A domestic violence conviction in Ohio carries potentially 6 months in jail and a $1000 fine. However, there is a secondary consequence for such a conviction – the inability to own or possess a firearm.
The federal Gun Control Act of 1968, codified in 18 U.S.C. § 921, was enacted to prohibit the possession of firearms by any person convicted of a felony. However, this was later amended to include persons convicted of a “misdemeanor crime of domestic violence” under 18 U.S.C. § 922(g)(9). So, that should mean that if you are convicted of a misdemeanor domestic violence offense you cannot own a gun, right? Unfortunately, it’s not that simple.
18 U.S.C. § 922(g)(9) provides that it is “unlawful for any person . . . who has been convicted in any court of a misdemeanor crime of domestic violence . . . to possess in or affecting commerce, any firearm or ammunition.” 18 U.S.C. § 921 (a)(33)(A) states that “the term ‘misdemeanor crime or violence’ means that:
- It is a misdemeanor under Federal, State or Tribal law; and
- It has, as an element, the use or attempted use of physical force, or the threatened use of a deadly gun, committed by a current or former spouse, parent or guardian of the victim, by a person whom the victim shares a child in common, by a spouse who is cohabitating or has cohabitated with the victim as a spouse, parent or guardian, or by a person similarly situated to a spouse, parent or guardian of the victim.”
After reading the above definition, domestic violence in Ohio falls within that definition. Thus, a domestic violence conviction will prevent you from lawfully owning or possessing a firearm in Ohio. However, what about “assault,” which can involve a domestic relationship, but is not filed under that statute? The United States Supreme Court, in U.S. v. Hayes, addressed this issue.
United States Supreme Court Addressed the Issue
In Hayes, Randy Hayes received a visit by the local police after receiving a call reporting domestic violence. The officer asked to search his home, which Hayes agreed to, and the officers discovered several firearms. Since Hayes had a prior conviction for battery against his then-wife, Hayes was arrested and indicted by a federal grand jury for being in violation of § 922(g)(9).
Hayes would eventually reach the United States Supreme Court after Hayes argued that the indictment should be dismissed because § 922(g)(9) applies only to persons previously convicted of an offense that has an element of a domestic relationship between the victim and the aggressor. Hayes argued that the statute he was convicted under for battery was generic and did not designate a domestic relationship between an offender and the victim as an element of the offense.
The United States Supreme Court disagreed and held that a “domestic relationship, although it must be established beyond a reasonable doubt in a § 922(g)(9) firearms possession prosecution, need not be a defining element of the predicate offense.” The Court established a two part test to determine if an offense falls under a “misdemeanor crime of violence:”
- The misdemeanor offense has, as an element of the offense, the use or attempted use of physical force, or the threatened use of a gun; and
- Is committed by a person who has a domestic relationship with the victim.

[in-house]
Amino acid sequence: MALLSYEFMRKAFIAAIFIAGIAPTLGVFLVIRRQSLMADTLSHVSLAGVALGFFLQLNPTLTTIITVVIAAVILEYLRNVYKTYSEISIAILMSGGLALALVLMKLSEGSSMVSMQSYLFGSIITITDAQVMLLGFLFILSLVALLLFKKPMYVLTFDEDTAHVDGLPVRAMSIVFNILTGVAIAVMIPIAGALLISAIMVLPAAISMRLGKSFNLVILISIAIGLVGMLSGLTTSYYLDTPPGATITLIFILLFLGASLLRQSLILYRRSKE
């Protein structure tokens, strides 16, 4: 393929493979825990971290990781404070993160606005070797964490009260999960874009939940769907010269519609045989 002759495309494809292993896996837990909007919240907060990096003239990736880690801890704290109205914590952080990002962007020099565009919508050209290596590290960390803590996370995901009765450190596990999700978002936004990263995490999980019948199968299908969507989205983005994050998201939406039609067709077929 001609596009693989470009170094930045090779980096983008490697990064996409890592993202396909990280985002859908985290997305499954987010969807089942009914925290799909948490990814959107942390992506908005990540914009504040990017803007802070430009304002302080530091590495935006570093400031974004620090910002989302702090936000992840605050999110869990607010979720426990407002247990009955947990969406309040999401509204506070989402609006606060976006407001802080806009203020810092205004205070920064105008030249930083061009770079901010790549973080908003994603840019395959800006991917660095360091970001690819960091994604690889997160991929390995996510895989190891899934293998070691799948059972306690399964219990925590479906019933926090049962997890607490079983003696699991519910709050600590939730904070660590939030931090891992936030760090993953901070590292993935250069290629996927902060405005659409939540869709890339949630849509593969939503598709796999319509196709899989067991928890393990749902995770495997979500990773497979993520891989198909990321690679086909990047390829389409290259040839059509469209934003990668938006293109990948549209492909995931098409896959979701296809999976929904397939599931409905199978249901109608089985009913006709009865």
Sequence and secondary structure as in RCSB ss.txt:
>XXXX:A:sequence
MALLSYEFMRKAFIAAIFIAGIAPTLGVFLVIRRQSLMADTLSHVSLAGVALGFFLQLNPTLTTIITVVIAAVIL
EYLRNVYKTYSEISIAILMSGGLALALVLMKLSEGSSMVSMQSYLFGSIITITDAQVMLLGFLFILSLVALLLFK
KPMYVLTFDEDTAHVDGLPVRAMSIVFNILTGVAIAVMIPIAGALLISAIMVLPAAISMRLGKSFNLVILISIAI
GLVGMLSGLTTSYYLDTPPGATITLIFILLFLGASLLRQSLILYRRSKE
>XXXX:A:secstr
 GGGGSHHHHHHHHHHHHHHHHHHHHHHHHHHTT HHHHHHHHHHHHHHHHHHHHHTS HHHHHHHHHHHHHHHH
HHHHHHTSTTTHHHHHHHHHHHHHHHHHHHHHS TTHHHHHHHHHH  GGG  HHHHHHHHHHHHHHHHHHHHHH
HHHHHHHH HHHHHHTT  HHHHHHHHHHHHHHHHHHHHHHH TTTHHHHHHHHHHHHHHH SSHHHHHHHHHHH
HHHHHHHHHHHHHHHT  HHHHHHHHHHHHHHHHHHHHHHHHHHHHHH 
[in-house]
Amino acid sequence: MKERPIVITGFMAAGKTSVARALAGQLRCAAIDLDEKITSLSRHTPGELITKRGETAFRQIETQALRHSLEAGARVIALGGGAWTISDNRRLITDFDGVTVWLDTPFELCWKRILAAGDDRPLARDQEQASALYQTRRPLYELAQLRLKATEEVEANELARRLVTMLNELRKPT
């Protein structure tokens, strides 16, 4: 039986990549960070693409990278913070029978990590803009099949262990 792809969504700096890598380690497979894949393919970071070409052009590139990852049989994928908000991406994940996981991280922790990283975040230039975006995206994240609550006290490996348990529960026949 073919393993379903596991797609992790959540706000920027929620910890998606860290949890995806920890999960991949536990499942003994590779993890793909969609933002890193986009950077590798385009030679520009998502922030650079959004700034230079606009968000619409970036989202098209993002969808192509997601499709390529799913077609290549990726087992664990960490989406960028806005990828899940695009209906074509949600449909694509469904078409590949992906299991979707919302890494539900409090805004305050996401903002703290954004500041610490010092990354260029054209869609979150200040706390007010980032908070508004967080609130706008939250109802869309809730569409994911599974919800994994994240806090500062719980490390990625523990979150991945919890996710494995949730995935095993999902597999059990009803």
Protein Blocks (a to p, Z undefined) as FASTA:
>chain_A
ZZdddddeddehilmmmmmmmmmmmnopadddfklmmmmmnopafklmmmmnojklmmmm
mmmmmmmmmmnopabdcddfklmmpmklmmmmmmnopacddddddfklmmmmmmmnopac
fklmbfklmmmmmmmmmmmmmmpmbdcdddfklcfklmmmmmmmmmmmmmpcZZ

If these two elements are satisfied, the misdemeanor offense has the element of domestic violence.
Federal courts have used this decision to find that a charge of domestic violence that is amended to assault, disorderly conduct or other criminal offense can produce a lifetime gun ban for the defendant pursuant to § 922(g)(9).
How to Avoid a Lifetime Firearm Ban?
Considering this, what can a person do to avoid a lifetime firearm ban? The defendant has a few options. The person can take the case to trial and obtain a not guilty verdict, have the domestic violence offense dismissed, or have the domestic violence charge dismissed and be re-charged with a new offense.
Let’s look at an example to clarify. The defendant is charged with domestic violence in Ohio pursuant to ORC 2919.25. In order to avoid the lifetime firearm ban, the person must be acquitted at trial, have the case dismissed, or have the case dismissed and be re-charged with a different offense, such as disorderly conduct under ORC 2917.11. However, the defendant must be very careful about the type of disorderly conduct offense he pleads guilty to.
ORC 2917.11(A)(1) states that “no person shall recklessly cause inconvenience, annoyance, or alarm to another by doing any of the following: engaging in fighting, in threatening harm to persons or property, or in a violence or turbulent behavior.” The language of this statute could bring about a lifetime gun ban because there is an element of the use or attempted use of physical harm (fighting) and the defendant had a specified domestic relationship with the victim (this new charge stems from the original domestic violence charge). Thus, ORC 2917.11(A)(1) most likely does not work.
What about ORC 2911.11(A)(2)? This section states that it is unlawful to make “unreasonable noise or an offensively coarse utterance, gesture or display, or communicating unwarranted and grossly abusive language to any person.” This may keep the defendant from being subject to a lifetime firearm ban. However, even this is not a sure thing. Most likely the only way to avoid a lifetime firearm ban is to receive a not guilty verdict at trial or a complete dismissal of the domestic violence charge.
Columbus and Delaware, Ohio Criminal Defense Attorney
If you have been charged with a criminal offense in Columbus or Delaware, Ohio, contact Johnson Legal, LLC and speak with an experienced criminal defense attorney. Attorney David Johnson of Johnson Legal, LLC will discuss your case and assist you in fighting the charges. Call (614) 987-0192 or send an email to schedule a consultation regarding your criminal offense case.